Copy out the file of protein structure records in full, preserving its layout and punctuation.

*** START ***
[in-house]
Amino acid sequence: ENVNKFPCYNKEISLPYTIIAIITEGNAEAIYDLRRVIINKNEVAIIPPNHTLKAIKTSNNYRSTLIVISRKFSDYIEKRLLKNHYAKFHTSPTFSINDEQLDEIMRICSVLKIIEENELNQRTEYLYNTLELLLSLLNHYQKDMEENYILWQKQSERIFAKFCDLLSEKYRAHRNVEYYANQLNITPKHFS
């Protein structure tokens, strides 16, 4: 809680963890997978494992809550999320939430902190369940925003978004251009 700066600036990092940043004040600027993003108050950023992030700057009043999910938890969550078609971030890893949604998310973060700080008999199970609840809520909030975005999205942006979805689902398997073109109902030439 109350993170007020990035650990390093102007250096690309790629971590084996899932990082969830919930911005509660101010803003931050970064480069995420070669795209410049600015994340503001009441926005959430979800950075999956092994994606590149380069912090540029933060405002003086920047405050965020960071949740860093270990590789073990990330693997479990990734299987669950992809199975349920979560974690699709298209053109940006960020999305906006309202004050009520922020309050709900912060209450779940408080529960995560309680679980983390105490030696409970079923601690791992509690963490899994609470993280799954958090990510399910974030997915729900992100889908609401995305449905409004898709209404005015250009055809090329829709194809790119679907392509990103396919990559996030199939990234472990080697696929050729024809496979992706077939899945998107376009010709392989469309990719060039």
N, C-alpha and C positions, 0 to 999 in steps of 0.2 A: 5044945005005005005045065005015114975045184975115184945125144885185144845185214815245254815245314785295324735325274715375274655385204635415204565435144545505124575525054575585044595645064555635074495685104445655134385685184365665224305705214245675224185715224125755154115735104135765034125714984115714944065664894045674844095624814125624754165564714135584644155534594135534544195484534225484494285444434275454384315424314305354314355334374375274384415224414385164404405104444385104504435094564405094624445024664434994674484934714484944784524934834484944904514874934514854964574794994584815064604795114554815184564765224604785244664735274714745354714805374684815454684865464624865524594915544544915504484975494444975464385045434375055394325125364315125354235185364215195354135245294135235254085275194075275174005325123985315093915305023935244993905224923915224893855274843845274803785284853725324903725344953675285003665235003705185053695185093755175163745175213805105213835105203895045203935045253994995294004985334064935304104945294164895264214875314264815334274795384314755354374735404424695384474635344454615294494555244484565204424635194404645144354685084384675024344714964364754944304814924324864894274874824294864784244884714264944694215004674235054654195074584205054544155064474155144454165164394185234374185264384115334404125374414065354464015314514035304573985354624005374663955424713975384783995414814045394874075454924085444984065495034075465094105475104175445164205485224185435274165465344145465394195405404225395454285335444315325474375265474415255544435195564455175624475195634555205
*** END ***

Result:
[in-house]
Amino acid sequence: ENVNKFPCYNKEISLPYTIIAIITEGNAEAIYDLRRVIINKNEVAIIPPNHTLKAIKTSNNYRSTLIVISRKFSDYIEKRLLKNHYAKFHTSPTFSINDEQLDEIMRICSVLKIIEENELNQRTEYLYNTLELLLSLLNHYQKDMEENYILWQKQSERIFAKFCDLLSEKYRAHRNVEYYANQLNITPKHFS
């Protein structure tokens, strides 16, 4: 809680963890997978494992809550999320939430902190369940925003978004251009 700066600036990092940043004040600027993003108050950023992030700057009043999910938890969550078609971030890893949604998310973060700080008999199970609840809520909030975005999205942006979805689902398997073109109902030439 109350993170007020990035650990390093102007250096690309790629971590084996899932990082969830919930911005509660101010803003931050970064480069995420070669795209410049600015994340503001009441926005959430979800950075999956092994994606590149380069912090540029933060405002003086920047405050965020960071949740860093270990590789073990990330693997479990990734299987669950992809199975349920979560974690699709298209053109940006960020999305906006309202004050009520922020309050709900912060209450779940408080529960995560309680679980983390105490030696409970079923601690791992509690963490899994609470993280799954958090990510399910974030997915729900992100889908609401995305449905409004898709209404005015250009055809090329829709194809790119679907392509990103396919990559996030199939990234472990080697696929050729024809496979992706077939899945998107376009010709392989469309990719060039």
N, C-alpha and C positions, 0 to 999 in steps of 0.2 A: 5044945005005005005045065005015114975045184975115184945125144885185144845185214815245254815245314785295324735325274715375274655385204635415204565435144545505124575525054575585044595645064555635074495685104445655134385685184365665224305705214245675224185715224125755154115735104135765034125714984115714944065664894045674844095624814125624754165564714135584644155534594135534544195484534225484494285444434275454384315424314305354314355334374375274384415224414385164404405104444385104504435094564405094624445024664434994674484934714484944784524934834484944904514874934514854964574794994584815064604795114554815184564765224604785244664735274714745354714805374684815454684865464624865524594915544544915504484975494444975464385045434375055394325125364315125354235185364215195354135245294135235254085275194075275174005325123985315093915305023935244993905224923915224893855274843845274803785284853725324903725344953675285003665235003705185053695185093755175163745175213805105213835105203895045203935045253994995294004985334064935304104945294164895264214875314264815334274795384314755354374735404424695384474635344454615294494555244484565204424635194404645144354685084384675024344714964364754944304814924324864894274874824294864784244884714264944694215004674235054654195074584205054544155064474155144454165164394185234374185264384115334404125374414065354464015314514035304573985354624005374663955424713975384783995414814045394874075454924085444984065495034075465094105475104175445164205485224185435274165465344145465394195405404225395454285335444315325474375265474415255544435195564455175624475195634555205